First, focus should be placed on economic and trade cooperation. Since the turn of the 21st Century, bilateral trade has skyrocketed. In 2017, China became Brunei’s fourth largest export destination, with 8 percent of Bruneian exports going to China, following Japan (31 percent), Malaysia (15 percent) and Australia (11 percent). Of imports to Brunei, 31 percent came from China, 18 percent from Singapore, 14 percent from Malaysia and 6 percent from the United States. In 2017, China-Brunei trade volume was US$1 billion, an increase of 36.5 percent over 2016. China mainly imports crude oil from Brunei and exports textiles, building materials and plastic products the other way. In the context of Belt and Road construction, both sides can strengthen trade cooperation in fields of agriculture, fishery, halal food and energy.
Encouraging results have been achieved in bilateral cooperation in investment and contracted labor services. By the end of 2017, Brunei had invested a total of US$2.79 billion in China. The two sides can expand investment cooperation in the digital economy, high technologies, logistics, pharmaceuticals and industrial parks.
Second, people-to-people and cultural exchanges can serve as a solid foundation for strengthening the relationship. Peopleto-people connectivity is not just a social foundation but also fundamental goal of Belt and Road construction. People-to-people exchanges can boost mutual understanding, trust and friendship between citizens of the two countries while promoting bilateral economic ties. Both countries should strengthen exchange and cooperation in fields of culture, education, sports, healthcare, tourism, media exchange and local exchange to consolidate the popular foundation of friendship between the two countries, particularly through youth exchange, academic mutual learning and artistic exchange.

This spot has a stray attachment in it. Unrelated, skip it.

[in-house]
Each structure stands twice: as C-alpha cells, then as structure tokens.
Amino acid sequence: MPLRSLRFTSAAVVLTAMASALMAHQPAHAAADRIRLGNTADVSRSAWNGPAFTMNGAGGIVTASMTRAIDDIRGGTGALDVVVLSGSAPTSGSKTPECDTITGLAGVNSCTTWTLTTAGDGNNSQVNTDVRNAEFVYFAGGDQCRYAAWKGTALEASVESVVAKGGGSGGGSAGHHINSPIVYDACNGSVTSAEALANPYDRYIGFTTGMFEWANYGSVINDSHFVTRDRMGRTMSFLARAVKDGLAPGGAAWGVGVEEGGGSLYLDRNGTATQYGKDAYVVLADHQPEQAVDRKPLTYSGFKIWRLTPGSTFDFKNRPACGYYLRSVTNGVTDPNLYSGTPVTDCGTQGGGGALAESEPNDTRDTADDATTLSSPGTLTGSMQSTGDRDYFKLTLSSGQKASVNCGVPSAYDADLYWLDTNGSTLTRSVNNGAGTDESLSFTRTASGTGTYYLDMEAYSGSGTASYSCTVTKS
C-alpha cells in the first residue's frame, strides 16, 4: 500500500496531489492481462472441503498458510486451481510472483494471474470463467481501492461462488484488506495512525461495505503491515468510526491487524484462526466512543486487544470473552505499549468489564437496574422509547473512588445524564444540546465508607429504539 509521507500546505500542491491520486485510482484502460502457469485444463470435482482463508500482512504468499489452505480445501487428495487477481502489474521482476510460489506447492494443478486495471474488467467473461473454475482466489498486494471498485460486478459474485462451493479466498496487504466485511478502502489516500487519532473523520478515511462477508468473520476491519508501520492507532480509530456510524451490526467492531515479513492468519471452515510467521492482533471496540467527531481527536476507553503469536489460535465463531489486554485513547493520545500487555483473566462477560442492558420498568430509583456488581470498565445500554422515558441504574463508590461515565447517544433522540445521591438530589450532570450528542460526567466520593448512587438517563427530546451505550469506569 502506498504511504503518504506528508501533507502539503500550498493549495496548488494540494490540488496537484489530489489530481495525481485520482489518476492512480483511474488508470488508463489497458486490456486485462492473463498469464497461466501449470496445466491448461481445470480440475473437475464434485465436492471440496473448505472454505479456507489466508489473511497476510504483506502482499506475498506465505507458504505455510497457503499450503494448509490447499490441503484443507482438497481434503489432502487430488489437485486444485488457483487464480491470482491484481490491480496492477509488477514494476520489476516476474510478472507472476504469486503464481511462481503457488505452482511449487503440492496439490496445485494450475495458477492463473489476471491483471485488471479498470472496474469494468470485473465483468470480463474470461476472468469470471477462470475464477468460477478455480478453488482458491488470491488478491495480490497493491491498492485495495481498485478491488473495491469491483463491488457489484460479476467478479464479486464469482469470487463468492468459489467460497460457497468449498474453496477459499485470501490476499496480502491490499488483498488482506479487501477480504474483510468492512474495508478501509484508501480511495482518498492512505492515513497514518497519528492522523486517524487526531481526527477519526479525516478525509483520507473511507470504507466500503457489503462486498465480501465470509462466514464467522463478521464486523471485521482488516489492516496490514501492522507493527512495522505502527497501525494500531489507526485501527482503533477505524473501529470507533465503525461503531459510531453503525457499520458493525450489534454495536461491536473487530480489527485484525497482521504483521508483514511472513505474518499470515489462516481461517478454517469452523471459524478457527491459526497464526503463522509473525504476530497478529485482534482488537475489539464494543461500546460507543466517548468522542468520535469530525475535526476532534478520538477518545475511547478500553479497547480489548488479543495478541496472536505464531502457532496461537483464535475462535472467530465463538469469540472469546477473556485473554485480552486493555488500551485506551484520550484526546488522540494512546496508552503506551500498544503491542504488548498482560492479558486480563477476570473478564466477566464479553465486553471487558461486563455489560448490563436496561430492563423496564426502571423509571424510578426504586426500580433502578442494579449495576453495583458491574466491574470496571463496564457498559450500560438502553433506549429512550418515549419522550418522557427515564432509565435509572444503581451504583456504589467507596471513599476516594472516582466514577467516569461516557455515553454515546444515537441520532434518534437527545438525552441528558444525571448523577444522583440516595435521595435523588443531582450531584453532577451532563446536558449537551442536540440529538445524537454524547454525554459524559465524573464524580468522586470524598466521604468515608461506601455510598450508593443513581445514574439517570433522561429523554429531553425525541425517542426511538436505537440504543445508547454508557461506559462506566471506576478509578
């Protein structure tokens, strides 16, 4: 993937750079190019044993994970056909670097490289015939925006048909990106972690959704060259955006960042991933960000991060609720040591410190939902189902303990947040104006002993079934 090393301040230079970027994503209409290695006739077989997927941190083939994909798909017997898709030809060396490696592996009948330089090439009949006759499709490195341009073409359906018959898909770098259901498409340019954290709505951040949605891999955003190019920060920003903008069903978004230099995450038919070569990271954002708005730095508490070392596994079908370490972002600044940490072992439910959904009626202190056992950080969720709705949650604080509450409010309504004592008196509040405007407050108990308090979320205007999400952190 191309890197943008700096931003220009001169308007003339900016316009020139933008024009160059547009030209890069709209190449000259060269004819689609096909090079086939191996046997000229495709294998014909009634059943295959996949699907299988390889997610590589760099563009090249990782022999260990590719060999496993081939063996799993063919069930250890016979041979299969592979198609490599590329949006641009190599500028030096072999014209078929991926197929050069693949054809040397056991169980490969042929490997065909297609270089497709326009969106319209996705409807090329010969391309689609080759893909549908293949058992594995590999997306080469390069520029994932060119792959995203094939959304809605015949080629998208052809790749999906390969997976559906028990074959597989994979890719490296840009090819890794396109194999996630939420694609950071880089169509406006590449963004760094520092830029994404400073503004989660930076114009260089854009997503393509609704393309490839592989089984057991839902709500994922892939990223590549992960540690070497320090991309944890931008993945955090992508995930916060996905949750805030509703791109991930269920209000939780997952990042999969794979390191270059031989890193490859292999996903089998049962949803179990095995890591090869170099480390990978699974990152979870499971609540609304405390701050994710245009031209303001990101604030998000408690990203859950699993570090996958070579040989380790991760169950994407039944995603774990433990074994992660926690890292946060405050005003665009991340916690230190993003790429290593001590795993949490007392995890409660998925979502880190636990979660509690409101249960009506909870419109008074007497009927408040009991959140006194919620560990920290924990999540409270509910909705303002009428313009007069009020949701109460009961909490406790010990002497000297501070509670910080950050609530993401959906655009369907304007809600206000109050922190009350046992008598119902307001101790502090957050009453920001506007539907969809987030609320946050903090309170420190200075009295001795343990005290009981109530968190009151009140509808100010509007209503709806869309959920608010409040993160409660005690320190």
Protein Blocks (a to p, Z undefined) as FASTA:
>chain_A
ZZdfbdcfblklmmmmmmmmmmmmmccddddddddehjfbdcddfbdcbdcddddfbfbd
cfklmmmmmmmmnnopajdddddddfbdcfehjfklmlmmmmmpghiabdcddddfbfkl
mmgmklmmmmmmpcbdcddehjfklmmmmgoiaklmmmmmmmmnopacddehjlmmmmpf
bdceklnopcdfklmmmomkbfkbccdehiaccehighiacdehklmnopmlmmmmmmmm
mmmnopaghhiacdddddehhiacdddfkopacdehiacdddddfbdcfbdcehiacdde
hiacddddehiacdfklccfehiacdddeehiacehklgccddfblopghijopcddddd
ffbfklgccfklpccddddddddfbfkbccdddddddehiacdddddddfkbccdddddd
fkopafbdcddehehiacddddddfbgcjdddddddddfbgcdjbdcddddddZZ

Third cooperation in tertiary industries is thriving with potential. Brunei abounds in tropical forests and picturesque beaches, providing favorable conditions for the development of tourism. Early in 2000, the National Tourism Administration of China and the Ministry of Industry and Primary Resources of Brunei signed Memorandum of Understanding on the Implementation Plan for Outbound Travel by Chinese Citizens at Their Own Expense to Brunei Darussalam for the purpose of ensuring that the outbound travel by Chinese citizens at their own expense to Brunei could develop in a healthy manner.
Similarly opportunities have emerged in fields of technology and finance. In 2010, China UnionPay (CUP) launched credit card operations in Brunei. In February 2014, the China Securities Regulatory Commission signed Memorandum of Understanding Regarding Securities and Futures Regulatory Cooperation with the Monetary Authority of Brunei Darussalam. At the end of 2016, the Bank of China (BOC) (Hong Kong) opened its first branch in Brunei to facilitate financial cooperation between the two countries. In 2014, the Brunei branch of Huawei, a Chinabased multinational telecommunications company, successfully won a bid for a 3G network renovation project of Progresif Cellular at a contracted value of 17.2 million Brunei dollars (US$13.2 million).
In the future, the two countries should continue their joint efforts to promote development of China-Brunei and ChinaASEAN relations, actively strengthen synergy between the Belt and Road Initiative and Brunei Vision 2035 and upgrade bilateral relations to new heights.